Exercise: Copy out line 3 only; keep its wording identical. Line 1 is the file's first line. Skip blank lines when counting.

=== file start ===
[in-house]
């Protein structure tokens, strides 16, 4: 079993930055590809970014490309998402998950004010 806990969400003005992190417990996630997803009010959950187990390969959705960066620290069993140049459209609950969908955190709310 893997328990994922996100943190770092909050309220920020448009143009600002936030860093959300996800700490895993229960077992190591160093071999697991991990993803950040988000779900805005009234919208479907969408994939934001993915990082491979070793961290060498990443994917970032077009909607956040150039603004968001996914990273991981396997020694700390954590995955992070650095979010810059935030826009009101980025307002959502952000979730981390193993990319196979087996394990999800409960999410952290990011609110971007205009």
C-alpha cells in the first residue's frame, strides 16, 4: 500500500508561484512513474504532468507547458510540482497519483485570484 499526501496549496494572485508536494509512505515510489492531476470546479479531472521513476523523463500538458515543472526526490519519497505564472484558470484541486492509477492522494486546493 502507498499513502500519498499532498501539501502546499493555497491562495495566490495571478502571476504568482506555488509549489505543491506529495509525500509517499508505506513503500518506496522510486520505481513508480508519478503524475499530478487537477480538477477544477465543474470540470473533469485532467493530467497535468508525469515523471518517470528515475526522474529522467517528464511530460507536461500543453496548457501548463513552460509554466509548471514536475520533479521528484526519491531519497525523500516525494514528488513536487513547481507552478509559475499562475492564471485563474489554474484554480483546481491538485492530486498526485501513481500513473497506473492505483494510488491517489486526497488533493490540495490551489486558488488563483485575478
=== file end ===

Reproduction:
C-alpha cells in the first residue's frame, strides 16, 4: 500500500508561484512513474504532468507547458510540482497519483485570484 499526501496549496494572485508536494509512505515510489492531476470546479479531472521513476523523463500538458515543472526526490519519497505564472484558470484541486492509477492522494486546493 502507498499513502500519498499532498501539501502546499493555497491562495495566490495571478502571476504568482506555488509549489505543491506529495509525500509517499508505506513503500518506496522510486520505481513508480508519478503524475499530478487537477480538477477544477465543474470540470473533469485532467493530467497535468508525469515523471518517470528515475526522474529522467517528464511530460507536461500543453496548457501548463513552460509554466509548471514536475520533479521528484526519491531519497525523500516525494514528488513536487513547481507552478509559475499562475492564471485563474489554474484554480483546481491538485492530486498526485501513481500513473497506473492505483494510488491517489486526497488533493490540495490551489486558488488563483485575478